Clemenson said, “I came across this school ten years ago and it was always a possibility and something definitely different from all the other schools I had been to before. If I was going to go back to school with my son it was going to have to be a special place.”

The soft-spoken Clemenson said MUM provides students with a Consciousness-Based℠ education that helps get rid of fatigue and stress and keeps students awake in class. M.U.M. uses block scheduling, which means they have only one class a month and attend six days a week.

IMG_1110-300x200Clemenson said the classes are very hands on, which allows her to pursue music depending on which class she has that particular month. With the block scheduling, students take one class for an entire month, allowing them to do more in-depth projects.

Class is only part of the MUM college experience. Clemenson, along with the rest of the M.U.M. students, are required to take a six-week course that introduces the students to Maharishi’s knowledge. In the second week, students are taught how to meditate and learn the proper technique of meditation. Students are required to meditate for 20 minutes before coming to their morning class, and after their morning class is completed they do a ten-minute meditation, which Clemenson said is very helpful.

“That’s really benefited me, even though it’s not a full meditation. I have a lot of stomach problems, so when I started meditating before I went to eat it helped soothe me,” Clemenson said.

When the afternoon classes end around 2:45 p.m., students take a break and attend their second full meditation together.

Clemenson said, “It’s a really nice way to unwind and shake your eyes from the computer screen. It’s just 20 minutes, twice a day, it’s the most incredible thing. I’ve noticed it’s changed me little by little. All these things have improved; the way I operate, the way I think and react to things, it’s just happened and I’m grateful everyday that I do this.”

Clemenson said, “Learning TM was the best thing that’s happened to me; it’s sweet to have that be a part of everybody’s life.”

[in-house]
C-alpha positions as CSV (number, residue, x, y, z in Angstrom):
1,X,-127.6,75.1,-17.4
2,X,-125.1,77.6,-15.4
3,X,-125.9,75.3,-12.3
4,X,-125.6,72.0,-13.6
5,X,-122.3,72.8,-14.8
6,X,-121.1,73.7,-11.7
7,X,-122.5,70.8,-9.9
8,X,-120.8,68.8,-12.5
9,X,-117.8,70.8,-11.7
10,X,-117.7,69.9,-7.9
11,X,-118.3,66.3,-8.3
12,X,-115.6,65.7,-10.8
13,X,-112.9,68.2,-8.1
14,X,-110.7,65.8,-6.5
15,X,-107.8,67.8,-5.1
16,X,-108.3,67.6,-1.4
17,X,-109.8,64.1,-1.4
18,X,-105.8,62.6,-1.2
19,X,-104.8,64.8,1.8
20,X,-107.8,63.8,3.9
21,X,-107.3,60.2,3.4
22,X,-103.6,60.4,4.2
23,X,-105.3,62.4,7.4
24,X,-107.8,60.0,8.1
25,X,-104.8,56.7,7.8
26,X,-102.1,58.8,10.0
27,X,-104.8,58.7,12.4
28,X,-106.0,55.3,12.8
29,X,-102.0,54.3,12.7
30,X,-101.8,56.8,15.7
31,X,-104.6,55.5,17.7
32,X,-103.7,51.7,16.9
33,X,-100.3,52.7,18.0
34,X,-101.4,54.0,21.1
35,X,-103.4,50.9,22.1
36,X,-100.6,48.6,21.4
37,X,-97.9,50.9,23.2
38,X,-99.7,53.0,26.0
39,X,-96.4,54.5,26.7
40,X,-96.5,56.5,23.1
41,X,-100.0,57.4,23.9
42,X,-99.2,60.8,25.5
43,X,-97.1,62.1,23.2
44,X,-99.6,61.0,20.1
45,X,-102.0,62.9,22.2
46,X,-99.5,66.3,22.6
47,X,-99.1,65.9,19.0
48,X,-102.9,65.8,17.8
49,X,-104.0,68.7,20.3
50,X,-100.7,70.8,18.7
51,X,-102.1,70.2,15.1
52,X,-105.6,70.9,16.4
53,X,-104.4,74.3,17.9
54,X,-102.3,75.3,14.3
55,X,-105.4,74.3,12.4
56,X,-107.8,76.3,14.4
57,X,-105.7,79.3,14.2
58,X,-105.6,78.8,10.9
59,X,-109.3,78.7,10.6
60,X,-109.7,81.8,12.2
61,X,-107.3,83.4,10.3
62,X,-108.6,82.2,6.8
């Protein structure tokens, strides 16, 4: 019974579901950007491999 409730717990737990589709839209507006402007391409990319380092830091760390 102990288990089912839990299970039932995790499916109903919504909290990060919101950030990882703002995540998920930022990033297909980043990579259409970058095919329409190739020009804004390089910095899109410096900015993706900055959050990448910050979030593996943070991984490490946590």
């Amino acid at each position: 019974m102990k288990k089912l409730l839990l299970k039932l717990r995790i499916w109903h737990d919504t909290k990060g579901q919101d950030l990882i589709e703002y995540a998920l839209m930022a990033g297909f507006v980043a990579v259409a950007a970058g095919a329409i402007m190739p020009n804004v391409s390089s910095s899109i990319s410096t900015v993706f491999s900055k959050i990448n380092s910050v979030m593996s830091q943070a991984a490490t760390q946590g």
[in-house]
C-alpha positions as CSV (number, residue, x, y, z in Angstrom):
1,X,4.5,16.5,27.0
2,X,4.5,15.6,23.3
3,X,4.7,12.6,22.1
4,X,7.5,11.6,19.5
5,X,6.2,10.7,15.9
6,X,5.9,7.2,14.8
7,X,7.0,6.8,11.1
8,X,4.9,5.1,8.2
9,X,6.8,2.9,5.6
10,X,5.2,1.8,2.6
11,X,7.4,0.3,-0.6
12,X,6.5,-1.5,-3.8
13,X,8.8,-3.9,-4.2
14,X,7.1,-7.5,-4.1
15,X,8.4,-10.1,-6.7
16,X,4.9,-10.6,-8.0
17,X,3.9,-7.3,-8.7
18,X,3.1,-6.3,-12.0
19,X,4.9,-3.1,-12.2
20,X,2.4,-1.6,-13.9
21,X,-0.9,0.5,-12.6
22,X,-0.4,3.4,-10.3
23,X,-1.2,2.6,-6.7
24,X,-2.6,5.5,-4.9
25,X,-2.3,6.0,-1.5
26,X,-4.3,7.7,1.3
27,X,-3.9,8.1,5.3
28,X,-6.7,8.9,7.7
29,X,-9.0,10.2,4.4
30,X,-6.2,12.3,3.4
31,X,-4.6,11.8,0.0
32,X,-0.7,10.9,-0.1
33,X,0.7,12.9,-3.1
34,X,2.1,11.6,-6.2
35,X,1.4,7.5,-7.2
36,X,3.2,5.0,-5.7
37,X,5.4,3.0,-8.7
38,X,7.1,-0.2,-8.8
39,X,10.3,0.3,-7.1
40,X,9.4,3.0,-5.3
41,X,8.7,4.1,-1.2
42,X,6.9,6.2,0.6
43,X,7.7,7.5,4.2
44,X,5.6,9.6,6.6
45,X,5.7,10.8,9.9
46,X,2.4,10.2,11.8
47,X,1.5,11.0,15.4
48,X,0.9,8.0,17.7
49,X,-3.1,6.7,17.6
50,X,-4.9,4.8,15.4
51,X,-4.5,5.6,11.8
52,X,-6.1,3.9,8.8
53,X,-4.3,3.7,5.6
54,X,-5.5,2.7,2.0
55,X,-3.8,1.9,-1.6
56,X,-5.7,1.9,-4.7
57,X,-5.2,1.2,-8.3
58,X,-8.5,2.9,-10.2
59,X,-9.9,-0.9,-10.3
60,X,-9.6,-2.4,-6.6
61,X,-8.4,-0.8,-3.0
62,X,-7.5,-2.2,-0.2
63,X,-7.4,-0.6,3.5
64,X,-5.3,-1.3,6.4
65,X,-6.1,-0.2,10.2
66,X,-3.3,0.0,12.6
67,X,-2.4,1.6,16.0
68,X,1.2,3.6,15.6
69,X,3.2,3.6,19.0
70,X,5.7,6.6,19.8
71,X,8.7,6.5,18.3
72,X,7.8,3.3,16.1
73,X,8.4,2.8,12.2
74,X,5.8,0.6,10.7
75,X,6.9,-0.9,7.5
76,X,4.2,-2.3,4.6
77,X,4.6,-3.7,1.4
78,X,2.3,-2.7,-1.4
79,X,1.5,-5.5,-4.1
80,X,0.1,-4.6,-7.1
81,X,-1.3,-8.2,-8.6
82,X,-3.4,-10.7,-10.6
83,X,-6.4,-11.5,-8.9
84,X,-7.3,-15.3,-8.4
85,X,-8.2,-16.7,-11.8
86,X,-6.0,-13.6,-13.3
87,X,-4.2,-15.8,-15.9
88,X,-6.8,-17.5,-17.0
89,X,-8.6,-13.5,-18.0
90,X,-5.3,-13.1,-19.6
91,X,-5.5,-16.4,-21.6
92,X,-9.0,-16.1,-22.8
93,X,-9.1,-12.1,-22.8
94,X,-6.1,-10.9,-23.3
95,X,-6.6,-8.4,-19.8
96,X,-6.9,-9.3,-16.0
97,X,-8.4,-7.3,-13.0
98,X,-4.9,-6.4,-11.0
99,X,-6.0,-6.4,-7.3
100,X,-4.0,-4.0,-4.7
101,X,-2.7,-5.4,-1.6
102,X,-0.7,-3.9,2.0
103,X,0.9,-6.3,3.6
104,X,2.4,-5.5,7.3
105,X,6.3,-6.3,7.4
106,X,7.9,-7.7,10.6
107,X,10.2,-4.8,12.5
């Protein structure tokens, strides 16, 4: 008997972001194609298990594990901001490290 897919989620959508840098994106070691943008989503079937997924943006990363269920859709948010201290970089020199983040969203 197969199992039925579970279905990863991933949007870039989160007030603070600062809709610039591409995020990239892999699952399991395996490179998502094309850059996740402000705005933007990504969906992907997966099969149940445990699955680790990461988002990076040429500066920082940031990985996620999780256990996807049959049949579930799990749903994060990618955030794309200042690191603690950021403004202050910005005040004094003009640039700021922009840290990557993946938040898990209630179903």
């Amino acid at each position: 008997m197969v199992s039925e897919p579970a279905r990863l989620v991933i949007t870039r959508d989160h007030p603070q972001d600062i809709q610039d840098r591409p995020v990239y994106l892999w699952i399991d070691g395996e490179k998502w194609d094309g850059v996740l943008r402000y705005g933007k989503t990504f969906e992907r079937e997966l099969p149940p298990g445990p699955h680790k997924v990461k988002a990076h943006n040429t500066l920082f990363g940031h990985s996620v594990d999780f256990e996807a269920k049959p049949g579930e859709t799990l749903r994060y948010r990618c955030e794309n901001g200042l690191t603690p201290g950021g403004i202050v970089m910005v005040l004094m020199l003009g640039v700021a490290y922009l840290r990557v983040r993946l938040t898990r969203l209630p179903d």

AHEAD OF ITS TIME

IMG_1143Have you ever been in a building that creates more energy then it uses? Or in a building that is held up by tree logs and made entirely of Earth blocks? It’s unlikely because many of us haven’t been to Fairfield, Iowa to visit Lawrence Gamble and his Sustainable Living Center.

The Sustainable Living Center on the Maharishi campus is a classroom, a workshop and an office building, all while not leaving behind a carbon footprint.

On a sunny day, the center will generate ten or twenty times more power than what is actually used and on an annual basis, the building produces 30% more than what they use, for not only electricity, but for heating and cooling as well. The building has produced 3,000 more kilowatts than what it’s used.

The building is one of a kind, made entirely of earth blocks that were formed by former M.U.M. students and large tree logs that support the building. Everything in the building is all-natural.

The paint that goes on these earth blocks is made of sand, chopped straw and cow manure which helps everything stick together. The building is heated by a flow of water running throughout the entire center and is lit only by strategically placed windows. In classrooms, the desks that students sit in are hand-made from wood.

MISTER GREEN

Gamble, the Curriculum Director for the Department of Sustainable Living, said, “A large percentage of energy in a building like this is for lighting, and there are environmental consequences for building solar panels and wind generators, so we want to use that energy really wisely.”